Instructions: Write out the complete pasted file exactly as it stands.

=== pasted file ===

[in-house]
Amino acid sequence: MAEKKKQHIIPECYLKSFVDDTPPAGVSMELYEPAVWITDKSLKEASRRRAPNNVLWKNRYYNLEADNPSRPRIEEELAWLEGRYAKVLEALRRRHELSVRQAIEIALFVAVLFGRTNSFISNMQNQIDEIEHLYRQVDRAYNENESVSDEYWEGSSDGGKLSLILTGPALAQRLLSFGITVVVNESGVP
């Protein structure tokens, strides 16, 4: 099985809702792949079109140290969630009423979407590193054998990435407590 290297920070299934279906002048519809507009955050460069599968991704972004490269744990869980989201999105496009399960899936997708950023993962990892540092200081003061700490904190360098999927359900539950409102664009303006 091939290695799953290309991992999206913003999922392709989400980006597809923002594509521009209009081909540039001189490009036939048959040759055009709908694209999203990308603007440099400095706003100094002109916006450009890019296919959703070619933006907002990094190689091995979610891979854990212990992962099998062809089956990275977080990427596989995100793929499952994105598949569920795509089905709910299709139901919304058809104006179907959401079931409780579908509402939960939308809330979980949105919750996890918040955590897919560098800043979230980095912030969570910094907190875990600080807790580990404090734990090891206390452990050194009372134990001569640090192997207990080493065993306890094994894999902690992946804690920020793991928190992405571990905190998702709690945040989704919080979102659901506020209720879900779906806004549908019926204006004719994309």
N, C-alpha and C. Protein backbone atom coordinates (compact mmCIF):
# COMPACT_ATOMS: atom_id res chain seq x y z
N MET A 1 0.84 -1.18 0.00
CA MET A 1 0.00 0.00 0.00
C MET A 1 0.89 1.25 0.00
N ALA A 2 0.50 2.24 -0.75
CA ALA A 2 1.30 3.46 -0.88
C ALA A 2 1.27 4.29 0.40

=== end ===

[in-house]
Amino acid sequence: MAEKKKQHIIPECYLKSFVDDTPPAGVSMELYEPAVWITDKSLKEASRRRAPNNVLWKNRYYNLEADNPSRPRIEEELAWLEGRYAKVLEALRRRHELSVRQAIEIALFVAVLFGRTNSFISNMQNQIDEIEHLYRQVDRAYNENESVSDEYWEGSSDGGKLSLILTGPALAQRLLSFGITVVVNESGVP
């Protein structure tokens, strides 16, 4: 099985809702792949079109140290969630009423979407590193054998990435407590 290297920070299934279906002048519809507009955050460069599968991704972004490269744990869980989201999105496009399960899936997708950023993962990892540092200081003061700490904190360098999927359900539950409102664009303006 091939290695799953290309991992999206913003999922392709989400980006597809923002594509521009209009081909540039001189490009036939048959040759055009709908694209999203990308603007440099400095706003100094002109916006450009890019296919959703070619933006907002990094190689091995979610891979854990212990992962099998062809089956990275977080990427596989995100793929499952994105598949569920795509089905709910299709139901919304058809104006179907959401079931409780579908509402939960939308809330979980949105919750996890918040955590897919560098800043979230980095912030969570910094907190875990600080807790580990404090734990090891206390452990050194009372134990001569640090192997207990080493065993306890094994894999902690992946804690920020793991928190992405571990905190998702709690945040989704919080979102659901506020209720879900779906806004549908019926204006004719994309």
N, C-alpha and C. Protein backbone atom coordinates (compact mmCIF):
# COMPACT_ATOMS: atom_id res chain seq x y z
N MET A 1 0.84 -1.18 0.00
CA MET A 1 0.00 0.00 0.00
C MET A 1 0.89 1.25 0.00
N ALA A 2 0.50 2.24 -0.75
CA ALA A 2 1.30 3.46 -0.88
C ALA A 2 1.27 4.29 0.40